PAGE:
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Links 18/10/2012: Wine 1.5.15, Mageia 3 Alpha 2

Posted in News Roundup at 6:33 pm by Dr. Roy Schestowitz

GNOME bluefish



  • Is an Atom D520 ‘good enough’ for Linux

    While the Atom processor does not have a good reputation here at PC Perspective as far as its ability to provide enough power for most peoples usage, Phoronix might have a different take on a tiny Atom powered computer. After all, Linux has a reputation of needing less system resources than a Windows box, so perhaps the benefits of a tiny 190 x 135 x 25 mm system outweigh any possible performance issues on a customized Ubuntu installation, called ALUSA 12.04 OS. You may not be surprised to find out that while the system did boot properly out of the box and all the hardware was properly supported, the lack of power especially the maximum resolution limit of 1366×768 was enough to turn Phoronix off of this device. There is a newer model they hope to test in the future.

  • Lightworks for Linux: The developer’s story

    Lightworks for Linux is approaching its public testing phase. Lead Developer Rob Fearnside answers questions from Red Shark News about how it got to this stage.

  • Desktop

  • Server

    • Tarsnap: On-line Backups for the Truly Paranoid

      Enter Tarsnap—”on-line backups for the truly paranoid”. Tarsnap is the brainchild of Dr Colin Percival, a former FreeBSD Security Officer. In 2006, he began research and development on a new solution for “encrypted, snapshotted remote backups”, culminating in the release of Tarsnap in 2008.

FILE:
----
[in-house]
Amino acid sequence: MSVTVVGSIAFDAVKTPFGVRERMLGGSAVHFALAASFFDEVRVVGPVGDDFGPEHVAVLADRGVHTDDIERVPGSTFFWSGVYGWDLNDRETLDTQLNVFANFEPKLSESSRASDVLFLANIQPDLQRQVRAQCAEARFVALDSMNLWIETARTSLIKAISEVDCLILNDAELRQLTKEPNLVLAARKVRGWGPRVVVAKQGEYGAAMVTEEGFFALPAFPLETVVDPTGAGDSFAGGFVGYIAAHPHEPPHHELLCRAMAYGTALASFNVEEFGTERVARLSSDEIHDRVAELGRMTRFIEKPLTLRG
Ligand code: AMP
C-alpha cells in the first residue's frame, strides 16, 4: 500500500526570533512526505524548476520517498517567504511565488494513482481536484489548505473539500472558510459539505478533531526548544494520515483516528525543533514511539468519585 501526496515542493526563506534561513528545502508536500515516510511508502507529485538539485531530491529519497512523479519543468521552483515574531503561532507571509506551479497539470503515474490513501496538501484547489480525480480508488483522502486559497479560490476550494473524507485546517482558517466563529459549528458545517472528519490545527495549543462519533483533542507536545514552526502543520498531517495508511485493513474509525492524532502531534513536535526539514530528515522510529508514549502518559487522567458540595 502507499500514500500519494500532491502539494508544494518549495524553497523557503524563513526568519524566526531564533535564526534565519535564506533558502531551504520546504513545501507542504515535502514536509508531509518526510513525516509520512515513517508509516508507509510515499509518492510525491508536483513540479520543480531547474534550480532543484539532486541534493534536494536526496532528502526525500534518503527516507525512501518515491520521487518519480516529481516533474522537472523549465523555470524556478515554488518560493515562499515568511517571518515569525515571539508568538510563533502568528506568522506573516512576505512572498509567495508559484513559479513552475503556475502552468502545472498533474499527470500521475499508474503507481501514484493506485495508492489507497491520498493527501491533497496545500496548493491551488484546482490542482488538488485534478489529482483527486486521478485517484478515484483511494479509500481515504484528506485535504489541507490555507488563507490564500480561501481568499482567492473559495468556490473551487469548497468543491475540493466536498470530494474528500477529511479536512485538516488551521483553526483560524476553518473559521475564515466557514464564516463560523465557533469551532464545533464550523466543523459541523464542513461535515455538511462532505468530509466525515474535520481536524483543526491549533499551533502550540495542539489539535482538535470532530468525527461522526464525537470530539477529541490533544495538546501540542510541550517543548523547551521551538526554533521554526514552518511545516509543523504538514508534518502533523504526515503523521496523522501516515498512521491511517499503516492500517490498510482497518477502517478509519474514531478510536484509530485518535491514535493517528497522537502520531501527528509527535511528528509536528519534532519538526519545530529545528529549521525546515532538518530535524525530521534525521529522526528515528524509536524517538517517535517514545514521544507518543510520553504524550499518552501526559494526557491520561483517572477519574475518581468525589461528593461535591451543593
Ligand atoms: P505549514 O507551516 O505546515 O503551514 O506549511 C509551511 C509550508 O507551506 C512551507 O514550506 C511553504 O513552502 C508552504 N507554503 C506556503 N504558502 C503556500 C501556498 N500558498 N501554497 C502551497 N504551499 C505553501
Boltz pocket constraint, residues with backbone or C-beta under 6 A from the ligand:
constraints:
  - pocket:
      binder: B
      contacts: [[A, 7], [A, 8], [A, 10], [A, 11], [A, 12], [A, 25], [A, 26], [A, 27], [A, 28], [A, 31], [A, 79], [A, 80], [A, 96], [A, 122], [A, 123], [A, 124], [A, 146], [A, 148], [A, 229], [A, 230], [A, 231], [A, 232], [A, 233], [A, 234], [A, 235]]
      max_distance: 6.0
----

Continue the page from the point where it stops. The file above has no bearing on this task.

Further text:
• Audiocasts/Shows

  • Kernel Space

    • Main development phase of Linux 3.7 completed

      Linus Torvalds has issued the first release candidate of Linux 3.7. With this release, Torvalds has, as usual, closed the development cycle’s “merge window”, the phase in which the majority of a new version’s important new features are added to the main development branch. Until the final release of Linux 3.7, which is expected to arrive in December, the developers will now focus on bug fixes, discounting a few potential stragglers as well as smaller, harmless improvements.

    • Can ‘Open Source’ Solve Car-Tech Problems?

      Horsepower used to be the measuring stick among new cars, but now, increasingly, it’s fuel efficiency. Even safety and styling, which have long been important selling points, are not as powerful among buyers as they once were.

      If you consider modern society’s infatuations with 24/7 connectivity — or just watch car ads on TV — it’s clear that technology is one of the most significant factors affecting car-buying decisions today. And although the latest slick touch-screen infotainment systems get all the attention, one of the most important components of a car is something consumers rarely see or think about: software.

    • Zenwalk Continues Banging The BFS Scheduler

      Zenwalk 7.2 was released last week as the latest release of the interesting Slackware-based distribution. This latest Zenwalk release continues to patch its Linux kernel to drop in the BFS scheduler for providing better interactivity on the Linux desktop.

      Zenwalk has been shipping the Brain Fuck Scheduler since 2010 as its default kernel scheduler beginning with the 6.4 release and they’re still relying upon it to this day rather than the Completely Fair Scheduler (CFS) or O(1).

    • Signed Kernel Modules Support For Linux 3.7
    • AMD Piledriver/Trinity A10-5800K Compiler Tuning
    • Graphics Stack

  • Applications

  • Desktop Environments

    • Five reasons to try the new Razor-qt Linux desktop

      Those in the homogeneous Windows world may be bracing themselves anxiously for the impending arrival of Windows 8 with its controversial Metro interface, but for Linux users, the array of desktop choices just keeps on expanding.

    • New functionality for nimble Linux desktop, Razor-qt